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Saturday, May 30, 2020

The Sex Talk

A bitter, ominous wind whistled through the port racks as my class of eight-year-olds huddled on the carpet inside the classroom. 

There’s no such thing as social distancing when you’re eight and you can’t walk past another eight-year-old without squeezing them in a head lock or inflicting a Chinese burn.

I wasn’t huddling with them. I was perched on a small chair beside a whiteboard where I’d scrawled the word SACRED in bright crimson marker. 

“Look at this word,” I instructed the raggedy gang. “This word here is a very, very, EXTREMELY, very important word.”

I took a deep breath. I was about to give a lesson on sex.

Having just limped in from an arduous playground duty when a Year One girl had jammed her knee between the top rungs of the monkey bars and screamed like a banshee nonstop until I'd clumsily rescued her, I had been looking forward to a bit of a sit down.

Unfortunately, a group of my girls had barrelled up to me outside the classroom with extreme indignation (along with Nutella and jam donut) smeared all over their faces before I could get in the door. 

“Mrs Poinker! Mrs Poinker! Alphonzo said he was my boyfriend and he loves me and he kept on trying to sit with me at lunch,” squealed the first girl, her eyes sparkling with a Gloria Allred level of outrage.

“He said the same thing to me too!” said another. “He says we’re all his girlfriends and he loves us all.”

The girls shrieked en masse, then shuddered in passionate disgust.

The ME TOO scandal sprang to mind.

I couldn’t ignore this. It wasn’t as if Alphonzo was an up and coming Harvey Weinstein or anything, but even so, when a girl says, no, you can’t sit beside her with your stinky lunchbox and squashed banana*, well, no means no.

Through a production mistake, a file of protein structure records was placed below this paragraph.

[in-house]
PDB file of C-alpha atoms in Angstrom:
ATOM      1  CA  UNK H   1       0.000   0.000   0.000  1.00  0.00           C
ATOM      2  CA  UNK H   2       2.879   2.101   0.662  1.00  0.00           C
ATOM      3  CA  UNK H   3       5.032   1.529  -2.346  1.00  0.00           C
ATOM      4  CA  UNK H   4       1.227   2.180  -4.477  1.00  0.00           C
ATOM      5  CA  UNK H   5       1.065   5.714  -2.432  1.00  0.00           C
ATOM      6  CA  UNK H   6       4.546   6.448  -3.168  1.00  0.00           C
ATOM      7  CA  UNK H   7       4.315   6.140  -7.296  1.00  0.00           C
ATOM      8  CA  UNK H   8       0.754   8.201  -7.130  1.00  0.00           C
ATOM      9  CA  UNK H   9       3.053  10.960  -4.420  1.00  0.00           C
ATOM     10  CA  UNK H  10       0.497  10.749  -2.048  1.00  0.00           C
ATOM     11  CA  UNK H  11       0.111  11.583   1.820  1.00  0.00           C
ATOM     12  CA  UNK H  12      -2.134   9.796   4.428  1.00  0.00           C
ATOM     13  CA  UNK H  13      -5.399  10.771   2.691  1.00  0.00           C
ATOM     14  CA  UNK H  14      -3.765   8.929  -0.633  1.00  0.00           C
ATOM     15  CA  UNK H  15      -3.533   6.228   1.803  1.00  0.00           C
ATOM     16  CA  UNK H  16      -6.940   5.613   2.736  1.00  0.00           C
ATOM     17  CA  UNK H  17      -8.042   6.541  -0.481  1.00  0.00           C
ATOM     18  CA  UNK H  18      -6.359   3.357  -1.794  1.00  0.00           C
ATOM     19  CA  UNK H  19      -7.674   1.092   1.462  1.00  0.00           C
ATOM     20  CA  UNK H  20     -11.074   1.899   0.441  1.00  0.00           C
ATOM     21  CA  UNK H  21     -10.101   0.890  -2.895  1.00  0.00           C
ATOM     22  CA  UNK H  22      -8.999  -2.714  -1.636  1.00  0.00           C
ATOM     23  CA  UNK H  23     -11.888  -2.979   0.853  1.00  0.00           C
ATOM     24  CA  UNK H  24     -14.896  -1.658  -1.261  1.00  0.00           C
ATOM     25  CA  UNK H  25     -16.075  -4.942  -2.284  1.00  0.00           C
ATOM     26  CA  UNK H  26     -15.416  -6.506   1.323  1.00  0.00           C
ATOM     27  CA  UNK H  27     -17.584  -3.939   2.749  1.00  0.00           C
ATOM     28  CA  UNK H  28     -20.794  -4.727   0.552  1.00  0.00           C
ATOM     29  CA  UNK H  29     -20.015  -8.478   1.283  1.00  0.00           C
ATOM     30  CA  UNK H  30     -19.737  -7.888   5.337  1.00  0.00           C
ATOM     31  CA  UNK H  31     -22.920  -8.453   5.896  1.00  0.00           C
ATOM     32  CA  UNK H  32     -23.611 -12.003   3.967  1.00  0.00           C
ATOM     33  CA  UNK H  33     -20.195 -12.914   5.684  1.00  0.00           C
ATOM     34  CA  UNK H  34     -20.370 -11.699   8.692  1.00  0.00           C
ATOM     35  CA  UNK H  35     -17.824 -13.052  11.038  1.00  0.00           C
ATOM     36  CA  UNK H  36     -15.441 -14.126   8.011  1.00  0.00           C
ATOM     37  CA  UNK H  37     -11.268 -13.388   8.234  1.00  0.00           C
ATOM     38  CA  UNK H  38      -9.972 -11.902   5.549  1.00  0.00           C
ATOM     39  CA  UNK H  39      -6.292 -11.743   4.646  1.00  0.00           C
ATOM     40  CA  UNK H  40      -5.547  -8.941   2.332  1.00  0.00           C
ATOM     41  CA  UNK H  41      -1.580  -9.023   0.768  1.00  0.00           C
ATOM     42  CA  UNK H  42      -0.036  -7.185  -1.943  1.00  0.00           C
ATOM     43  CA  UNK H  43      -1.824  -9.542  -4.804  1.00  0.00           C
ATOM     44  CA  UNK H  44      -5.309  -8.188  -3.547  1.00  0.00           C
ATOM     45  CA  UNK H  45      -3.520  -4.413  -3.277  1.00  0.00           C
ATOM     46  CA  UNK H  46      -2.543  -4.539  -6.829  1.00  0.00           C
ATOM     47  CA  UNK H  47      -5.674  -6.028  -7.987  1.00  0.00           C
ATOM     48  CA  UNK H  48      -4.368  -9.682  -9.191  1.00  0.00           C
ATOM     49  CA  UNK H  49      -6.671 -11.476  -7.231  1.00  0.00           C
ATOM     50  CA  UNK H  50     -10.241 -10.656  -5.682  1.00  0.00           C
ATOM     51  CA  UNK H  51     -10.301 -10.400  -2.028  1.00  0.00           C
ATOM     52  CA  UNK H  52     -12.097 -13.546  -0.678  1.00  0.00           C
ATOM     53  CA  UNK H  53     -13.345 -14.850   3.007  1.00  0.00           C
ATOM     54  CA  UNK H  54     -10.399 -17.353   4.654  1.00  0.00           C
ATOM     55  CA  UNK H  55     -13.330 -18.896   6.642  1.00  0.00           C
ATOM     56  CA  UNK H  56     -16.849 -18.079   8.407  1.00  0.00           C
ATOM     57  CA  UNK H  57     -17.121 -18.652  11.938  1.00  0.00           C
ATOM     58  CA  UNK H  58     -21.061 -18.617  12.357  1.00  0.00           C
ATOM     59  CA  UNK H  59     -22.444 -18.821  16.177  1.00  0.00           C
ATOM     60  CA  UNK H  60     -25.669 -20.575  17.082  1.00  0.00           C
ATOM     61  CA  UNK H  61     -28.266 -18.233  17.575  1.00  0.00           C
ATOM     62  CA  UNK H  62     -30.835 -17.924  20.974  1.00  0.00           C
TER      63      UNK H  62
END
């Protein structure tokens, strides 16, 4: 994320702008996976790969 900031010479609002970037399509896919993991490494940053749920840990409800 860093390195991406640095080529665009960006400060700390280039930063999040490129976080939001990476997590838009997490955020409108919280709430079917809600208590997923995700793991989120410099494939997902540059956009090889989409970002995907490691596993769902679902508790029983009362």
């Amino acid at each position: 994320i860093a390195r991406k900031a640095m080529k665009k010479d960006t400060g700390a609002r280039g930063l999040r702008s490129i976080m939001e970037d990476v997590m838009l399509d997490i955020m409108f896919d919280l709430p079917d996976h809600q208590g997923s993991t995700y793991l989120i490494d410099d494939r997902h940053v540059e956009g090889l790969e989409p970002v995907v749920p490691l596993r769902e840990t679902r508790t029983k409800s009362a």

So here we were. Me delivering a sex talk to the class of eight-year-olds and wishing I was at home binge watching Escape to the Country and doing my calming crosswords. 

“See this word,” I gestured to the whiteboard where I’d emblazoned the word, SACRED across its shiny surface.

Forty-eight saucer-like eyes stared at me, frowned at the board, then turned their bulging eyes back to me. I had the floor, I had to make this good. 

“This is how we must see ourselves,” I smiled in my grandmotherly/Mother Teresa manner. “This is how we must see our bodies. This word here, (I rapped a metal ruler sharply on the word) says everything about us as human beings. This is what all of us are.”

I tried not to make eye contact with Alphonzo as I waffled on throughout my long-winded, raving monologue. 

Poor Alphonzo hadn’t really done anything wrong and I was wary not to single him out because I am a discriminating educator and because his mother might come in and get up me.

“It’s fine for girls and boys to be friends and nobody should get teased for that,” I blathered. “But you are too young to have girlfriends and boyfriends. There’s plenty of time for that when you’re teenagers.”

The high school teachers can deal with all that shite, I thought. They think they’re better than us with their trigonometry, Bunsen burners and clean clothes, so let them do the hard yards with the awkward delicacies of gender issues. 

I took a deep shuddering breath before delivering my big sex talk finale. It goes without saying I mentally patted myself on the back for my undeniably insightful, worldly-wise, diplomatic teaching style. 

I should start a podcast on how to talk to primary school children about sex, I thought. I'm a bloody expert.
“I hope, from now on, (weeny peek at Alphonzo) we are all going to respect each other and remember this word.” I tapped the whiteboard with the ruler. 

“So… altogether now, Our bodies are...?” I demanded a response, grinning wildly in encouragement.

There was a second’s pause, nervous glances were exchanged and someone sniffed.

“Our bodies are SCARED!” twenty-five voices chorused triumphantly.

K. Maybe no podcast. Maybe teach them to read.

*not a euphemism.